R12,000 cautionary tale: Do your research before paying online retailer
Consumer journalist Wendy Knowler’s ‘Watch-outs of the week’
If you’re one of those people who has to get their hands on the latest must-have electronic goodies which either aren’t yet on sale or are in extremely high demand and therefore hard to source, you are at high risk of being ripped off.
Sonja wrote to me this week about doing that with her son, who in November was looking for the PlayStation 5. Finding it out of stock “at all the better known websites”, they found Craycart.com, and paid R12,000 for the items.
However, her son has nothing to show for that money, and many others have reported a similar experience.
“The mandatory instant EFT payment method should have been a massive red flag, and I have kicked myself 100 times ever since,” she told me.
Dodgy retailers know that when a person pays for something by credit card and doesn’t get it, they can apply to their bank for chargeback and the money will be whipped out of the retailer’s bank account to refund the ripped off customer, which is why they insist on EFT as a payment method.
Interestingly, Sonja said at the time she had seen a few positive reviews about Craycart.com on the customer review website HelloPeter.
A current search of HelloPeter reveals 14 reviews by people between late November and late December 2020, all complaining about not receiving what they paid for, so I’m guessing the rave reviews were later found to be fake and taken down.
As was the Craycart.com site. When it was still live, it gave a business address in Johannesburg, which actually belonged to unrelated businesses.
Another red flag was that all its pseudo products were being offered at a 20% discount. Genuine online retailers may discount some stock, but not its entire stock.
Before you buy anything from an unfamiliar site, imagine them to be a very dodgy, tiny operation in a part of town you’d never visit — the kind of place you’d never buy from — and only change your opinion if your in-depth research reveals otherwise.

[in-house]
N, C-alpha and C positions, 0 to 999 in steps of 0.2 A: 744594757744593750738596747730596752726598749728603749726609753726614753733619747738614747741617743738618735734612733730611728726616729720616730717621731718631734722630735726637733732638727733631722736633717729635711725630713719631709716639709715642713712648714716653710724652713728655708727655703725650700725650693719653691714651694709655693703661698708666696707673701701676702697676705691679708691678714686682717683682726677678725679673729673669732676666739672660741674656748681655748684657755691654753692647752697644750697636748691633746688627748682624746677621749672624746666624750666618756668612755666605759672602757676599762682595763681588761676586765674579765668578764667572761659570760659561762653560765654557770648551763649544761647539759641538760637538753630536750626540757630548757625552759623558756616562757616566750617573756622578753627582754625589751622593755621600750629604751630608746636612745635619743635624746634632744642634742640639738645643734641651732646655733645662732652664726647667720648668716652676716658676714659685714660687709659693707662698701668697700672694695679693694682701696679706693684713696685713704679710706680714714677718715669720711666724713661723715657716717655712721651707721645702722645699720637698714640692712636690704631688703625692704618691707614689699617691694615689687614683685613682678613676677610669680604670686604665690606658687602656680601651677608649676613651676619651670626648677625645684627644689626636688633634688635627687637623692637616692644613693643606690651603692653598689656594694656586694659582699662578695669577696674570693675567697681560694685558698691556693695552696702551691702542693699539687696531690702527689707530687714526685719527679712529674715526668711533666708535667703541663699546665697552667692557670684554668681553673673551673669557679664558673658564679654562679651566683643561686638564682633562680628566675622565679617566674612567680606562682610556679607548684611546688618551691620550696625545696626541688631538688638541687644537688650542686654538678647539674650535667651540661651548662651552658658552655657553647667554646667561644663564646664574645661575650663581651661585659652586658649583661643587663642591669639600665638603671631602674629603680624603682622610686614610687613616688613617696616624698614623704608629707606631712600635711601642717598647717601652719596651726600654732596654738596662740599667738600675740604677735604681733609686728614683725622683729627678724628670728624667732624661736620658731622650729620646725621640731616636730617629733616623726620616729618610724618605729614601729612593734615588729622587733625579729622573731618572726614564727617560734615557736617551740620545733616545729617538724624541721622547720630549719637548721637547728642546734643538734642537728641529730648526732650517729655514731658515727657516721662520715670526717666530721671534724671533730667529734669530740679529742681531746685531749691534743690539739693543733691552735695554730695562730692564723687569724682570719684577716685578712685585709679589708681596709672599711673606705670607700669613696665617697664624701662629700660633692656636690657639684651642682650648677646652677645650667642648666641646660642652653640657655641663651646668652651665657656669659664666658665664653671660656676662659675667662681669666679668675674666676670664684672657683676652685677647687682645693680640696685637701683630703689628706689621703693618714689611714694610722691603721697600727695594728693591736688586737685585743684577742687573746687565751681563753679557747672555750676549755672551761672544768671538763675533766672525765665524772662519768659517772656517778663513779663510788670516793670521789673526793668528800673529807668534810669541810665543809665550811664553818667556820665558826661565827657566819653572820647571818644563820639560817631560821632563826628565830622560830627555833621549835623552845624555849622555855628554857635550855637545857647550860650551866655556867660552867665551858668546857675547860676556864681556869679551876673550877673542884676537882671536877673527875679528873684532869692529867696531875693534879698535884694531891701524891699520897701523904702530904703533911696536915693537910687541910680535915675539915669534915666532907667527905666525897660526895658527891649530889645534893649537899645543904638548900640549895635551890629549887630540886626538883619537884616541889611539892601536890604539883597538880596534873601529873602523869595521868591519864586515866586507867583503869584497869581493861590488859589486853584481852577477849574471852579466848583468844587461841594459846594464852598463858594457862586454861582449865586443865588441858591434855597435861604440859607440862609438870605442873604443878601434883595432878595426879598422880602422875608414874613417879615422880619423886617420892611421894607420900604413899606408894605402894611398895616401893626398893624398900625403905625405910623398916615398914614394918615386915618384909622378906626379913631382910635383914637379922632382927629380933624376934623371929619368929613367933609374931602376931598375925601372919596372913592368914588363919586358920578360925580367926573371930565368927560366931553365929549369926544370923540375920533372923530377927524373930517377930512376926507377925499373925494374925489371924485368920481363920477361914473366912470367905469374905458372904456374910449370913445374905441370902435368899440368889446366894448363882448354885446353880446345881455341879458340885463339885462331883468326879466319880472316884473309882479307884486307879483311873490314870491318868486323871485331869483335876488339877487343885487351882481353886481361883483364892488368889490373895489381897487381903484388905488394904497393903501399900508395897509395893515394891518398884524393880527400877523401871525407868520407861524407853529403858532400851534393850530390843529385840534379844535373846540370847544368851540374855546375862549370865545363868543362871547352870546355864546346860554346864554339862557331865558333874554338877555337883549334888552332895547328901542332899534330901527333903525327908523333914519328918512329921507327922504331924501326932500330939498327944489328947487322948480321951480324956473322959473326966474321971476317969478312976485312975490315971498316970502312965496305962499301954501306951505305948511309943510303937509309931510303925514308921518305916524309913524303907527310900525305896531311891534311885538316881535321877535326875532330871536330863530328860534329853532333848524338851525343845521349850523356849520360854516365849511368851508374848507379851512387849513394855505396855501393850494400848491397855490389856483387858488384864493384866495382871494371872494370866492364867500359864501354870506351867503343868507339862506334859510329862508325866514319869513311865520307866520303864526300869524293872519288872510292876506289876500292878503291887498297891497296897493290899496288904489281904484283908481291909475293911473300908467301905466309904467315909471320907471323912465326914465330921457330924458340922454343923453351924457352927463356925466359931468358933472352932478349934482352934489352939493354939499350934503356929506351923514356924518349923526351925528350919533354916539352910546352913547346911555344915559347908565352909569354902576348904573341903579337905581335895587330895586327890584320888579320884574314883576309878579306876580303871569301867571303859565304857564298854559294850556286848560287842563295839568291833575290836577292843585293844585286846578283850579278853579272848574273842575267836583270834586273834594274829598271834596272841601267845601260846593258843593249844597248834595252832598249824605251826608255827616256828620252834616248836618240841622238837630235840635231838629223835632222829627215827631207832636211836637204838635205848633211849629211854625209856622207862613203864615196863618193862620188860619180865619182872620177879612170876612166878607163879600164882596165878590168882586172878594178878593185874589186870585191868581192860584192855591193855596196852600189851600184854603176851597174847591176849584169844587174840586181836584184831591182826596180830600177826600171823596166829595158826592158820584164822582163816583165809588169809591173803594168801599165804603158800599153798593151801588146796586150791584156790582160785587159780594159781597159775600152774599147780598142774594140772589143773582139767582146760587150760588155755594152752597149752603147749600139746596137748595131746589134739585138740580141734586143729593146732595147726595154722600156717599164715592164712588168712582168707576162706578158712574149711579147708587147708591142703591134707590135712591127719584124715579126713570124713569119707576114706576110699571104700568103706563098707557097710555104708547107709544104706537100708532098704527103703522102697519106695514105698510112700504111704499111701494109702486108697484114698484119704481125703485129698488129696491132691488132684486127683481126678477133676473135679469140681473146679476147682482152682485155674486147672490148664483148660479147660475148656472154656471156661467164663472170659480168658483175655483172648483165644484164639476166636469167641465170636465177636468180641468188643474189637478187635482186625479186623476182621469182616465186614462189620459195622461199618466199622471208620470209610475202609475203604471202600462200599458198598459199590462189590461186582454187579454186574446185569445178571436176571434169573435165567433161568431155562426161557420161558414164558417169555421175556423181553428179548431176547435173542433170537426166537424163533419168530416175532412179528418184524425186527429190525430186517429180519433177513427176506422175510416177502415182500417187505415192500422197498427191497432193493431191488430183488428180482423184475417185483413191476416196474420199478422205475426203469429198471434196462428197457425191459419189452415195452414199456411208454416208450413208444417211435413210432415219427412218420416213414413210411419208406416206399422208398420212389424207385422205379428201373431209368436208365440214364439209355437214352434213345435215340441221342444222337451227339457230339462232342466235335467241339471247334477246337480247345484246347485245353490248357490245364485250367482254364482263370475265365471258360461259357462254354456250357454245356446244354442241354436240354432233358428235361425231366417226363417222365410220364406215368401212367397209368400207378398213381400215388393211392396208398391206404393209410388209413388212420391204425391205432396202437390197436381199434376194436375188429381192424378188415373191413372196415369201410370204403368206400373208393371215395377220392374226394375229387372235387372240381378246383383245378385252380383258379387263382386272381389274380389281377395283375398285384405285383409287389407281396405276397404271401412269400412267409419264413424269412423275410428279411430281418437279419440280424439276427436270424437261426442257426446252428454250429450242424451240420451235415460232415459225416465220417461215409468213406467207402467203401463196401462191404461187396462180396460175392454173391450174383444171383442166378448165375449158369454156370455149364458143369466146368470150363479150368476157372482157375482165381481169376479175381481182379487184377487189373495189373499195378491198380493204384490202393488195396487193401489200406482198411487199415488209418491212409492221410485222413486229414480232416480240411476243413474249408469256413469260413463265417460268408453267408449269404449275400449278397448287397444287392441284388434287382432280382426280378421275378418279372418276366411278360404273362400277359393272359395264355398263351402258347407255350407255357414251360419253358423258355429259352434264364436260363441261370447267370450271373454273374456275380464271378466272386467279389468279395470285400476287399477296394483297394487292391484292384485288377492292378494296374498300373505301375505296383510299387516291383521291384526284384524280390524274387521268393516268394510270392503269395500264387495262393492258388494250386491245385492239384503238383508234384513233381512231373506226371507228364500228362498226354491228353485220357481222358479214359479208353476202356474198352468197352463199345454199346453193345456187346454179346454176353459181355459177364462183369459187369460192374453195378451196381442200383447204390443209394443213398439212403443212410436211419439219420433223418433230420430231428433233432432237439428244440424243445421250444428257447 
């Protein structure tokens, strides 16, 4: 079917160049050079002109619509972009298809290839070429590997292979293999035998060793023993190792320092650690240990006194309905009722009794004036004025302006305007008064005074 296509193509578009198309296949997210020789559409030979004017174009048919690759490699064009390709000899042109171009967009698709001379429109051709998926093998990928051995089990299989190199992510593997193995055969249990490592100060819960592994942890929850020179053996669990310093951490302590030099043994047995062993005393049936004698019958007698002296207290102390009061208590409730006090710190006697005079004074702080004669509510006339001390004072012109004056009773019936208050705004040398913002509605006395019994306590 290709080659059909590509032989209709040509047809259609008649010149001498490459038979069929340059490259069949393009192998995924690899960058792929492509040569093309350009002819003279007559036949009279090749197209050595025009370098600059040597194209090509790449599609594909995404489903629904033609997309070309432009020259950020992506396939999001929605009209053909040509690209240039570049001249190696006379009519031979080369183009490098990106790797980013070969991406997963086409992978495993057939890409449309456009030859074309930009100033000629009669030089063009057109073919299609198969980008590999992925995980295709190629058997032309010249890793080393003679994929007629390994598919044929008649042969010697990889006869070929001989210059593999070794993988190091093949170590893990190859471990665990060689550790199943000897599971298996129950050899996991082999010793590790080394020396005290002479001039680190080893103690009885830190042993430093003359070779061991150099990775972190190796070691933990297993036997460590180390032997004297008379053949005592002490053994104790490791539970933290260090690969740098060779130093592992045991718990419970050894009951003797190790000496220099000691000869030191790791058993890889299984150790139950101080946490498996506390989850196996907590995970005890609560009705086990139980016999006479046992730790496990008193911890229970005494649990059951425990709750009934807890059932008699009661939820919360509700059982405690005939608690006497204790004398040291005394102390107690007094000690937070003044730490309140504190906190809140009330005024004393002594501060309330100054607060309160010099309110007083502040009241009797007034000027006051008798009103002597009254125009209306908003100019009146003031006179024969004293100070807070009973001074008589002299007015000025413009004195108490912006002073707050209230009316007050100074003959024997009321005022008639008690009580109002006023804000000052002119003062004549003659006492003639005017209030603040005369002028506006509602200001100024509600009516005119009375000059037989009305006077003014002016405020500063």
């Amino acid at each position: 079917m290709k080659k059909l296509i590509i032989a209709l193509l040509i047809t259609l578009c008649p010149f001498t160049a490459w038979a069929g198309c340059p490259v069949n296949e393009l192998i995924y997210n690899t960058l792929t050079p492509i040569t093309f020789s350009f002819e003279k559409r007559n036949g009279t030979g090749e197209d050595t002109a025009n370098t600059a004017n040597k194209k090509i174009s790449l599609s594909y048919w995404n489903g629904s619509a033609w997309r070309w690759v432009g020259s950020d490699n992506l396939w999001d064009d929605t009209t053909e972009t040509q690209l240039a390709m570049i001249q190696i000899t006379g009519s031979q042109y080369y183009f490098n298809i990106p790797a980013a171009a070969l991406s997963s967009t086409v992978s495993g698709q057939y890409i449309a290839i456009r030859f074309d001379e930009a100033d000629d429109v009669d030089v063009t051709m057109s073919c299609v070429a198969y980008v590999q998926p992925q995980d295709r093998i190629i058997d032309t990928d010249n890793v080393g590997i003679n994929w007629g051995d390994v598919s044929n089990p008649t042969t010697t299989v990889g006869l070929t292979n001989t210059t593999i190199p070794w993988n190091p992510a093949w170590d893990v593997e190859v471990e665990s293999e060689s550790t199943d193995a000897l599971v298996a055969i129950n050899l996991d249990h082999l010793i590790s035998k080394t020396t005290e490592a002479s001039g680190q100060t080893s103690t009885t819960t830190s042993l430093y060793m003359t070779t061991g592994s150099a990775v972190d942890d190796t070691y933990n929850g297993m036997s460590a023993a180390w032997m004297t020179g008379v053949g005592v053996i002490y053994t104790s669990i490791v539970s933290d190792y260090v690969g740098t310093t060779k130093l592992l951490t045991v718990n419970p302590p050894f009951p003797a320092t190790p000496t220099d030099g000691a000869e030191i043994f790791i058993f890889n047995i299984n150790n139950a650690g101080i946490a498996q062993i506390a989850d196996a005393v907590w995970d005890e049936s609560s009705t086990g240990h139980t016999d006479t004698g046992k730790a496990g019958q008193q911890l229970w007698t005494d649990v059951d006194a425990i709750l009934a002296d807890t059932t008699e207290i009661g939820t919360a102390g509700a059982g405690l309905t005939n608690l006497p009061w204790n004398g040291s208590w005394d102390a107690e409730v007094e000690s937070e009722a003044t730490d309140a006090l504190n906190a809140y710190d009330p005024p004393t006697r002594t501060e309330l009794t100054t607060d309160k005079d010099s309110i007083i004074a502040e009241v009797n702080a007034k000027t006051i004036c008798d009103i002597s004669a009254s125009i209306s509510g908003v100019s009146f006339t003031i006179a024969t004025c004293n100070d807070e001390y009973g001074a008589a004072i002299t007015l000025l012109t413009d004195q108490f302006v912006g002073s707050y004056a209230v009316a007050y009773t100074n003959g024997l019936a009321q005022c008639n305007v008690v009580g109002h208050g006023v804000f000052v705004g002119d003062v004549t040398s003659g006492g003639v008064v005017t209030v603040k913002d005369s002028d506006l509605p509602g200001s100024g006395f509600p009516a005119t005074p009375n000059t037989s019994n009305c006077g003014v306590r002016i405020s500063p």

If you are under-insured you’ll pay at claim time
A warning from the Ombudsman for Short-Term Insurance (OSTI), which adjudicates complaints from consumers who have had their claims rejected by their insurance companies.
When you take out insurance on your house and household contents, it is up to you to stipulate the amount to be insured.
“There is a misconception that the sum insured is related to the market value of the property or the purchase price of an item,” OSTI said.
“Rather, the replacement value represents the cost to reconstruct or replace the building (from scratch) or the item insured.”
If you’ve provided an amount too low to cover the cost of rebuilding your home or replacing your possessions — in other words, you are under-insured — your insurance company will only pay you a proportional share of your loss.
If you are deemed to be 50% under-insured, you will only be paid half the replacement cost of your lost or stolen items.
“The onus is on the policyholder to ensure the sum insured on the policy schedule represents the true replacement value of the property,” OSTI said.
Also, if the risk address has changed, the property has been renovated, the security has been improved, or additional contents obtained, you must be update your policy accordingly.
You don’t pay before collection of a parcel
“The notice entices them to click on a link which leads them to a website where they can make a payment to release the fictitious parcel,” the Sapo said.
“The e-mail includes a parcel number which was not generated by the Post Office. Although the sender appears to be ‘ZA-post office’, the actual e-mail address originates from a server in Germany.”
That’s not how these things work, Sapo said.
“We send customers an SMS or a collection slip when they have a parcel waiting for collection.
“If there are customs fees payable on a parcel from abroad, the client pays the fees when they collect the parcel. The Post Office does not require the payment of any fees before the time of collection.”
You can report postal crimes to the Sapo’s toll-free crime buster hotline on 0800 020 070.